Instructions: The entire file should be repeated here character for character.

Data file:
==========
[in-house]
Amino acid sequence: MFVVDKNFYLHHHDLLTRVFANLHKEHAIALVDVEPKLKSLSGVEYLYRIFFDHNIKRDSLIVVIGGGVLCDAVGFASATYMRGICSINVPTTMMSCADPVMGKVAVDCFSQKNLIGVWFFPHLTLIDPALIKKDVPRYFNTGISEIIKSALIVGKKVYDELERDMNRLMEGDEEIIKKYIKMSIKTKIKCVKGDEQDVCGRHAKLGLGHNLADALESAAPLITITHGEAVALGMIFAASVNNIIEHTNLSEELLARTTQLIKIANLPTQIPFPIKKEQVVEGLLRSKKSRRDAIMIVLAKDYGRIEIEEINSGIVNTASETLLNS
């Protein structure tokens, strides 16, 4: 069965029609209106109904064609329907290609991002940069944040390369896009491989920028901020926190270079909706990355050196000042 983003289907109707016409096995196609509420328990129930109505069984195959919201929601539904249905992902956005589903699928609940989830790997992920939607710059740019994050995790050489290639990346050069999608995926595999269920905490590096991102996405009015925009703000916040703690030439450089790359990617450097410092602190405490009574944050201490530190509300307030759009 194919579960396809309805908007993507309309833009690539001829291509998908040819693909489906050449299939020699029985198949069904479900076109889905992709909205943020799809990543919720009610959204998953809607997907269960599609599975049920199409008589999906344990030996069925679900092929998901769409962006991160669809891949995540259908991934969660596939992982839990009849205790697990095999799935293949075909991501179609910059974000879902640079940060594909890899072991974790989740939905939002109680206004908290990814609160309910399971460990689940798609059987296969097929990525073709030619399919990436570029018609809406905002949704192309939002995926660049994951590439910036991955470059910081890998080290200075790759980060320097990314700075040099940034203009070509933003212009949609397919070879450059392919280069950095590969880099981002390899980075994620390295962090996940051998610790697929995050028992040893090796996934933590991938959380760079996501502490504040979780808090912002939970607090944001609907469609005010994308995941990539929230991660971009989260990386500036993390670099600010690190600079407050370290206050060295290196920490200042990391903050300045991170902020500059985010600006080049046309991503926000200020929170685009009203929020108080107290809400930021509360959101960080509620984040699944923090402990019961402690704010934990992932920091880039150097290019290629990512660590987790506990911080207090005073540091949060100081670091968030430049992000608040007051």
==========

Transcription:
[in-house]
Amino acid sequence: MFVVDKNFYLHHHDLLTRVFANLHKEHAIALVDVEPKLKSLSGVEYLYRIFFDHNIKRDSLIVVIGGGVLCDAVGFASATYMRGICSINVPTTMMSCADPVMGKVAVDCFSQKNLIGVWFFPHLTLIDPALIKKDVPRYFNTGISEIIKSALIVGKKVYDELERDMNRLMEGDEEIIKKYIKMSIKTKIKCVKGDEQDVCGRHAKLGLGHNLADALESAAPLITITHGEAVALGMIFAASVNNIIEHTNLSEELLARTTQLIKIANLPTQIPFPIKKEQVVEGLLRSKKSRRDAIMIVLAKDYGRIEIEEINSGIVNTASETLLNS
């Protein structure tokens, strides 16, 4: 069965029609209106109904064609329907290609991002940069944040390369896009491989920028901020926190270079909706990355050196000042 983003289907109707016409096995196609509420328990129930109505069984195959919201929601539904249905992902956005589903699928609940989830790997992920939607710059740019994050995790050489290639990346050069999608995926595999269920905490590096991102996405009015925009703000916040703690030439450089790359990617450097410092602190405490009574944050201490530190509300307030759009 194919579960396809309805908007993507309309833009690539001829291509998908040819693909489906050449299939020699029985198949069904479900076109889905992709909205943020799809990543919720009610959204998953809607997907269960599609599975049920199409008589999906344990030996069925679900092929998901769409962006991160669809891949995540259908991934969660596939992982839990009849205790697990095999799935293949075909991501179609910059974000879902640079940060594909890899072991974790989740939905939002109680206004908290990814609160309910399971460990689940798609059987296969097929990525073709030619399919990436570029018609809406905002949704192309939002995926660049994951590439910036991955470059910081890998080290200075790759980060320097990314700075040099940034203009070509933003212009949609397919070879450059392919280069950095590969880099981002390899980075994620390295962090996940051998610790697929995050028992040893090796996934933590991938959380760079996501502490504040979780808090912002939970607090944001609907469609005010994308995941990539929230991660971009989260990386500036993390670099600010690190600079407050370290206050060295290196920490200042990391903050300045991170902020500059985010600006080049046309991503926000200020929170685009009203929020108080107290809400930021509360959101960080509620984040699944923090402990019961402690704010934990992932920091880039150097290019290629990512660590987790506990911080207090005073540091949060100081670091968030430049992000608040007051």